Our first few days in the Bahamas have been, as hoped, relaxing and pleasurable. We arrived at the Bluff House Marina docks last Wednesday at 1:00 and were greeted by Johnnie, the Arc Bahamas coordinator, and Gwen, Richard’s wife. The docks are poorly designed so it took us ages to get the boat properly tied up to the fixed short finger dock and rear pilings…almost as big a challenge as our crossing!
Our initial trip to Customs was interesting. Johnnie took us in a golf cart, which is the main mode of transportation on Green Turtle Cay. It was a good 20 minute trip on dirt roads and, for the last stretch, badly eroded tarred road. I inhaled the warm breeze gleefully. The smell of dusty roads mixed with tropical flowers and herbs reminds me of my childhood in South Africa.
We entered the main island town of New Plymouth, a very authentic-feeling Bahamian community, with pastel-coloured homes, tiny island roads with formal-sounding names (like Parliament Street) and unpretentious stores. Steve was the only person allowed into the verandah-fronted customs office. As he disappeared inside, Johnnie, Paul and I went on a wander around town, admiring the little park of statues dedicated to the loyalist founding fathers (and a token founding woman and slave or two)!
We returned to find Steve still entrapped – filling out manual forms in triplicate while the officious woman jabbed her finger and gave him directives. We went to the little grocery store and bought bread and cold drinks. Prices of basic foods are astronomical here….we came fully stocked but that won’t last. Amusingly, there were several golf carts buzzing about putting up elaborate Christmas street decorations. It seemed strange to be listening to “Baby it’s cold outside” while eating blackened grouper in Harvey’s Grill, dressed in shorts and t-shirts in November.
Steve eventually finished and the customs officer closed her office, declaring it her lunch hour – from 2 – 3 pm. That is one thing we need to learn from these Bahamians i.e. “island time”. The bank is only open two days a week for a couple of hours. Most businesses were open 9 am to 3 or 4 pm with an hour or two lunch break!
Back at the Bluff House that evening, we met up with the crews of Galadriel and Turbo’s Tub, who had both made landfall a few hours after we did. We all enjoyed rounds of “Tranquil Turtles” during happy hour at the pool side bar, and then enjoyed our rally wrap-up dinner at the Bluff House restaurant. The food and company were great – I enjoyed the cracked conch. The prize giving was a bit of a non-event – the winner not being present at all. In fact the two boats who had blatantly disregarded the organizer’s advice and warnings by heading straight for the Abacos rather than wait in North Carolina for a system to pass, won the rally! They had been and come and gone by the time the rest of us “compliant” boats showed up. Disappointingly, it was not much of a rally. We tried to get in the spirit by raising our flags, and Johnnie tried his best to welcome all of us.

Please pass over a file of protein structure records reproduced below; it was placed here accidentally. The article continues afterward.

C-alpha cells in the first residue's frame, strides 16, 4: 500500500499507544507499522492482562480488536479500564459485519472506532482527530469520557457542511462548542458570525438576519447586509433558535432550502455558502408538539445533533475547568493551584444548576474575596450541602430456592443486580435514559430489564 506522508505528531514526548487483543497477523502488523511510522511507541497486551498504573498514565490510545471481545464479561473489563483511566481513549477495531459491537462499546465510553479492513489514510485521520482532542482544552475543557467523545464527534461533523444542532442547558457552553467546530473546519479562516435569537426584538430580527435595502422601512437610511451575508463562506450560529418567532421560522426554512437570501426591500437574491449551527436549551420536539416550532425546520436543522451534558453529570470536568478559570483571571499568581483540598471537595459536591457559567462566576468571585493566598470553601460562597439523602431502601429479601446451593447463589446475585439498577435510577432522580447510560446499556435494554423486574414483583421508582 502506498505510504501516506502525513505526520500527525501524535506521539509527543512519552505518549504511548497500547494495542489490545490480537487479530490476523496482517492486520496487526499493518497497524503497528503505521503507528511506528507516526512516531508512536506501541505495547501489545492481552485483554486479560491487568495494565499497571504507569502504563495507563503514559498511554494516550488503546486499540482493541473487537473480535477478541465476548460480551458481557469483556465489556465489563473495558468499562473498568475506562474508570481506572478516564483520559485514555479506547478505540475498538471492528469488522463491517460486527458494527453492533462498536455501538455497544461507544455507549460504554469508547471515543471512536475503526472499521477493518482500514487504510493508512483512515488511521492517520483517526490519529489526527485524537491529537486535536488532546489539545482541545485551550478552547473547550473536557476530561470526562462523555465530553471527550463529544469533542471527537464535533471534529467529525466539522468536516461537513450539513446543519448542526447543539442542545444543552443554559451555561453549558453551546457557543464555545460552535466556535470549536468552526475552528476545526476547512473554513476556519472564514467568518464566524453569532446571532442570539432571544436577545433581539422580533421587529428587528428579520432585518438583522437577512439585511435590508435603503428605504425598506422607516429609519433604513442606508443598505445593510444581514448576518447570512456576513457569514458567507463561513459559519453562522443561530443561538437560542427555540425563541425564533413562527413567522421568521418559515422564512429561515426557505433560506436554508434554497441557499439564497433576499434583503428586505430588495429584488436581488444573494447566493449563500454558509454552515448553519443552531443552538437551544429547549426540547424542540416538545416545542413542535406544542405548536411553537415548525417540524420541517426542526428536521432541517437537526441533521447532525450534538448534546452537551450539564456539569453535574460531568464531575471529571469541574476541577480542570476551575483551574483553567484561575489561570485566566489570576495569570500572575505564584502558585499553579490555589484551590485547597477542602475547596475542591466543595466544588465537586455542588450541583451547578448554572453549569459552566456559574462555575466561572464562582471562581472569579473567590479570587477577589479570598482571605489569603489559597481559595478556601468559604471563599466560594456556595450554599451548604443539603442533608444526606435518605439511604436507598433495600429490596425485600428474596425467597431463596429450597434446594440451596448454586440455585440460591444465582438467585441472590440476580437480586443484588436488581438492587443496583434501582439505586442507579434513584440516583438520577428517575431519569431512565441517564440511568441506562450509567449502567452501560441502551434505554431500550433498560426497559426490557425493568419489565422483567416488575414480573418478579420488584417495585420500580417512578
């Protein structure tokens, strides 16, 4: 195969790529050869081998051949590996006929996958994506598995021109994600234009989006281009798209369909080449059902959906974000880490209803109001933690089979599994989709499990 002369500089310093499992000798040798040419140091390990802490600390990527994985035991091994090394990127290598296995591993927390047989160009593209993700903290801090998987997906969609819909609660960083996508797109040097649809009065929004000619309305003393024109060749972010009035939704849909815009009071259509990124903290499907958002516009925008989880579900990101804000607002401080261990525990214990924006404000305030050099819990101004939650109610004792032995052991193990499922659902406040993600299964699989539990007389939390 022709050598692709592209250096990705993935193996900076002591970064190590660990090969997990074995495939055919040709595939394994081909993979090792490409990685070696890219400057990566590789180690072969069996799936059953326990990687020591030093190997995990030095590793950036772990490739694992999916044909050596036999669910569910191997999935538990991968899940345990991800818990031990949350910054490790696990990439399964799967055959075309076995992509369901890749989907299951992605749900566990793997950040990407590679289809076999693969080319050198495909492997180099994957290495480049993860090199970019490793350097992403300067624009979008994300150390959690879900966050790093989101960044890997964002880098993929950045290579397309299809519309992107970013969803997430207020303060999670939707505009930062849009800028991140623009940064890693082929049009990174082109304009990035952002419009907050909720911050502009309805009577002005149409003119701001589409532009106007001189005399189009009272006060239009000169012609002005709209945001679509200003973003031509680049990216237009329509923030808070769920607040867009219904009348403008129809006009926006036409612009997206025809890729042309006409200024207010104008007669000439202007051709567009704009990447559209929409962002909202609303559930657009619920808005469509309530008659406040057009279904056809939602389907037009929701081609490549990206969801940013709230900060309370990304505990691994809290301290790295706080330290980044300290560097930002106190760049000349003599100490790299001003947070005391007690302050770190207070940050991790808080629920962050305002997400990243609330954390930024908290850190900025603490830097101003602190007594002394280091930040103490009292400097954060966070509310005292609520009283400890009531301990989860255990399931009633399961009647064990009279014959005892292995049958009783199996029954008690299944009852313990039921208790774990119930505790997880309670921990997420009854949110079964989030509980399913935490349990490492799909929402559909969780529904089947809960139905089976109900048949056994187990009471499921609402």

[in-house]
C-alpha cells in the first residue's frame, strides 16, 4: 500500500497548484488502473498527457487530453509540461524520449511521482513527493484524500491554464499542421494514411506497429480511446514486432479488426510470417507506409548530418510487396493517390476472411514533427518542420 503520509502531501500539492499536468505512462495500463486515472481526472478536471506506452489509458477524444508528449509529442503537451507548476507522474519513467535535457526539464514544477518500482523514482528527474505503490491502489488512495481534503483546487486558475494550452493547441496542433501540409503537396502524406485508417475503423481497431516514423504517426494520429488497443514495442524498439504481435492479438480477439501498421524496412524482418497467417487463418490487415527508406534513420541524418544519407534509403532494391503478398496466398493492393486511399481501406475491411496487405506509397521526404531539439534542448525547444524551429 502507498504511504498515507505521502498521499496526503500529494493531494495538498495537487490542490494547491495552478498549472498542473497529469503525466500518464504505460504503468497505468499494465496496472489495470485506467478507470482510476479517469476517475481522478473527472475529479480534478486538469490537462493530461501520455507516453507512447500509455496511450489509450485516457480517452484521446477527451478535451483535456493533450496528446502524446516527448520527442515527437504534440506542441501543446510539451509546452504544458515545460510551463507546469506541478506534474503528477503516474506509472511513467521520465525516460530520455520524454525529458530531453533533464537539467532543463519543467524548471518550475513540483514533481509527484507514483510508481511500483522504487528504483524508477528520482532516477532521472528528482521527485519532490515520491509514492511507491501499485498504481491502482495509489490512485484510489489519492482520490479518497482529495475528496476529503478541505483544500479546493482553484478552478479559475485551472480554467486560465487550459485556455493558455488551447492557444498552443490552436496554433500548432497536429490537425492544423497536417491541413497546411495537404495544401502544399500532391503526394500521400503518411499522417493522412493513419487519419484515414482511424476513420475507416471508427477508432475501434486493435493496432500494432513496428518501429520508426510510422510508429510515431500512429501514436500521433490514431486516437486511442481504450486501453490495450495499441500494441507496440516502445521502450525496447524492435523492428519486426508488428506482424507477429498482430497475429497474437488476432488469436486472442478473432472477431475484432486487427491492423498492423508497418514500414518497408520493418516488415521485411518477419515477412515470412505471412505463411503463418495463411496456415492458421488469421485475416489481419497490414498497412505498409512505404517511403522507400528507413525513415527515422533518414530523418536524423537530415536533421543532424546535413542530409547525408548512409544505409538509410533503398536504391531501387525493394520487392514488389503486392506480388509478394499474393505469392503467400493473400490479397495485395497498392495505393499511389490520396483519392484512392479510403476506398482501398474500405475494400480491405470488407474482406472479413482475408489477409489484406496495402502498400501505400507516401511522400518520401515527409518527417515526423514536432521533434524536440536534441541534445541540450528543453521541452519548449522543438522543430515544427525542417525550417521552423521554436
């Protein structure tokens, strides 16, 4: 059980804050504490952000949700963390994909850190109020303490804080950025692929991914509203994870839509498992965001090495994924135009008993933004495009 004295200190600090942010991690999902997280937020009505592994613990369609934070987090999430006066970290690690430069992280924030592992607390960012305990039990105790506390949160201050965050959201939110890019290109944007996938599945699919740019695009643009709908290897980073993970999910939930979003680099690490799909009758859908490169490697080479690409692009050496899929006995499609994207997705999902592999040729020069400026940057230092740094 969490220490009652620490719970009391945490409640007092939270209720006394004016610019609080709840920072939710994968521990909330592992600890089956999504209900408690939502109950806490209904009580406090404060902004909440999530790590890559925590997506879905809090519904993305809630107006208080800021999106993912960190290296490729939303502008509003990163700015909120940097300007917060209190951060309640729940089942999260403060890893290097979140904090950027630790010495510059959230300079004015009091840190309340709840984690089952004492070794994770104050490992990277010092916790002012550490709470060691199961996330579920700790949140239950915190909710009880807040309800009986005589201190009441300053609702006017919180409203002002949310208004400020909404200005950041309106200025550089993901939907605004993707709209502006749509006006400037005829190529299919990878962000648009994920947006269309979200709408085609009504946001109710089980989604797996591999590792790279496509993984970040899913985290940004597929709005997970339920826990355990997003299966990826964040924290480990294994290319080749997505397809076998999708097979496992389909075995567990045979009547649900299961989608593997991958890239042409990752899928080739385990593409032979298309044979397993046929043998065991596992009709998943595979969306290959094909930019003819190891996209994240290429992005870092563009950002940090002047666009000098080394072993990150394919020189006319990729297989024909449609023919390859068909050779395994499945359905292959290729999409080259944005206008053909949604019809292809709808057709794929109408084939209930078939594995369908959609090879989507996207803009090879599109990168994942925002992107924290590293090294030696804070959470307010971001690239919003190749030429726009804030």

We spent the next few days in Green Turtle Cay on the Bluff House docks, spending time at the pool, on the beach, doing laundry, fixing up the boat and waving goodbye to crew and friends from otber boats. We took the dinghy into Black Sound and New Plymouth one day, visited an ocean reef beach, enjoyed drinks with friends on Galadriel, a stunning 54 foot Little Harbour sailboat, and ate out at the Green Turtle Club with friends on their reopening night (they sustained damage during Sandy).
The two resorts in White Sound, the Bluff House and Green Turtle Club are both pleasant and charming, not opulent or brash. It is currently their off-season so nothing is busy and they have good special deals for us early-birds. Green Turtle Club serves “Tipsy Turtles” which we enjoyed as much, or perhaps a little more than the tranquil variety!
One thing that’s very much in evidence her is damage from Hurricane Sandy, which made landfall in the Abacos before taking off again for New Jersey and Staten Island. Uprooted palm trees, flotsam and sea weed on the beaches, boarded and damaged houses and boats blown over in the mangroves. Most disappointing of all was the murky turquoise colour of the sea….we had been looking forward to the legendary clarity of the water, with different hues providing a guide to shallow banks versus navigable channels. Instead we relied on our chartplotter entirely as the water was churned up and opaque. (See hurricane damage photos)
Ultimately we found Green Turtle Cay to be a charming stop-over. It has the feel of an authentic Bahamian island, a working community unspoilt by large-scale tourism. The little dirt roads, tropical flora, smell of fried plantain and conch from local café’s, chickens in the streets, all add to the charm. Sadly, we did not see any turtles for which the island is named. They have become scarce and the few remaining keep to the reefs well away from people. It is only a matter of time before conch becomes scarce too – there are no conservation guidelines and few regulations for fishing. However, I confess, I have been getting my fill of it while I can, rather than taking the moral high ground!
View our photo journal for Green Turtle Cay.